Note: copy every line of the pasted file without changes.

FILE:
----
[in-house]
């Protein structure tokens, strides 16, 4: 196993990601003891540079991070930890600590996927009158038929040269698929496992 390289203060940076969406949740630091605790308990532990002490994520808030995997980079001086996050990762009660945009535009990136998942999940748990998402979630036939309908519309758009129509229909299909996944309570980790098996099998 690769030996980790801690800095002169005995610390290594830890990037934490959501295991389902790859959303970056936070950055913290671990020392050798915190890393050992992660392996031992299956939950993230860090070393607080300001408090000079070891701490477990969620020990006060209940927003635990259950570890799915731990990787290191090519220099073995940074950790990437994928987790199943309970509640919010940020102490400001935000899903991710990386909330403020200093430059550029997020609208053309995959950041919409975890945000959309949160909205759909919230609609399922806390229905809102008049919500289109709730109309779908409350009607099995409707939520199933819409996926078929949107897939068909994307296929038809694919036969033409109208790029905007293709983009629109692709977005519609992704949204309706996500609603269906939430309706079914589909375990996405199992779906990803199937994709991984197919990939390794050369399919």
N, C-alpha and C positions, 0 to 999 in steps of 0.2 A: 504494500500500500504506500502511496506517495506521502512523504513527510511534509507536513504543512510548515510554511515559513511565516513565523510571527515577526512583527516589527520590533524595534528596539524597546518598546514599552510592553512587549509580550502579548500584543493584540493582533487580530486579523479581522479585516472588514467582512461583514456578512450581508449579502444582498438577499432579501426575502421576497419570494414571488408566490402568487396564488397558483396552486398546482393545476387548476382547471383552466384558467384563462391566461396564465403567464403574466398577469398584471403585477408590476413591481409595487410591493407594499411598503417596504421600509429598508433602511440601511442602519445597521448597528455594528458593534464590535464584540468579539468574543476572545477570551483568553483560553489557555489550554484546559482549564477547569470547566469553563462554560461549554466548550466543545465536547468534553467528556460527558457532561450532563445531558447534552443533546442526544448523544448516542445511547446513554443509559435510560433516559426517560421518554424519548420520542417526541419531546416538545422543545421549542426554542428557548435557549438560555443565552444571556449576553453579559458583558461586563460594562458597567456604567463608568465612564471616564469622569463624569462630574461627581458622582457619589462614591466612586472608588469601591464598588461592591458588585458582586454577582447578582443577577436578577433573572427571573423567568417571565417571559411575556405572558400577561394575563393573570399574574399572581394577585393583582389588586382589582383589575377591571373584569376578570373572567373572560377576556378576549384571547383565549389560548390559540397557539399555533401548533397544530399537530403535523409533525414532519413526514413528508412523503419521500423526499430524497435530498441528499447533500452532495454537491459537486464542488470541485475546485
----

[in-house]
């Protein structure tokens, strides 16, 4: 196993990601003891540079991070930890600590996927009158038929040269698929496992 390289203060940076969406949740630091605790308990532990002490994520808030995997980079001086996050990762009660945009535009990136998942999940748990998402979630036939309908519309758009129509229909299909996944309570980790098996099998 690769030996980790801690800095002169005995610390290594830890990037934490959501295991389902790859959303970056936070950055913290671990020392050798915190890393050992992660392996031992299956939950993230860090070393607080300001408090000079070891701490477990969620020990006060209940927003635990259950570890799915731990990787290191090519220099073995940074950790990437994928987790199943309970509640919010940020102490400001935000899903991710990386909330403020200093430059550029997020609208053309995959950041919409975890945000959309949160909205759909919230609609399922806390229905809102008049919500289109709730109309779908409350009607099995409707939520199933819409996926078929949107897939068909994307296929038809694919036969033409109208790029905007293709983009629109692709977005519609992704949204309706996500609603269906939430309706079914589909375990996405199992779906990803199937994709991984197919990939390794050369399919």
N, C-alpha and C positions, 0 to 999 in steps of 0.2 A: 504494500500500500504506500502511496506517495506521502512523504513527510511534509507536513504543512510548515510554511515559513511565516513565523510571527515577526512583527516589527520590533524595534528596539524597546518598546514599552510592553512587549509580550502579548500584543493584540493582533487580530486579523479581522479585516472588514467582512461583514456578512450581508449579502444582498438577499432579501426575502421576497419570494414571488408566490402568487396564488397558483396552486398546482393545476387548476382547471383552466384558467384563462391566461396564465403567464403574466398577469398584471403585477408590476413591481409595487410591493407594499411598503417596504421600509429598508433602511440601511442602519445597521448597528455594528458593534464590535464584540468579539468574543476572545477570551483568553483560553489557555489550554484546559482549564477547569470547566469553563462554560461549554466548550466543545465536547468534553467528556460527558457532561450532563445531558447534552443533546442526544448523544448516542445511547446513554443509559435510560433516559426517560421518554424519548420520542417526541419531546416538545422543545421549542426554542428557548435557549438560555443565552444571556449576553453579559458583558461586563460594562458597567456604567463608568465612564471616564469622569463624569462630574461627581458622582457619589462614591466612586472608588469601591464598588461592591458588585458582586454577582447578582443577577436578577433573572427571573423567568417571565417571559411575556405572558400577561394575563393573570399574574399572581394577585393583582389588586382589582383589575377591571373584569376578570373572567373572560377576556378576549384571547383565549389560548390559540397557539399555533401548533397544530399537530403535523409533525414532519413526514413528508412523503419521500423526499430524497435530498441528499447533500452532495454537491459537486464542488470541485475546485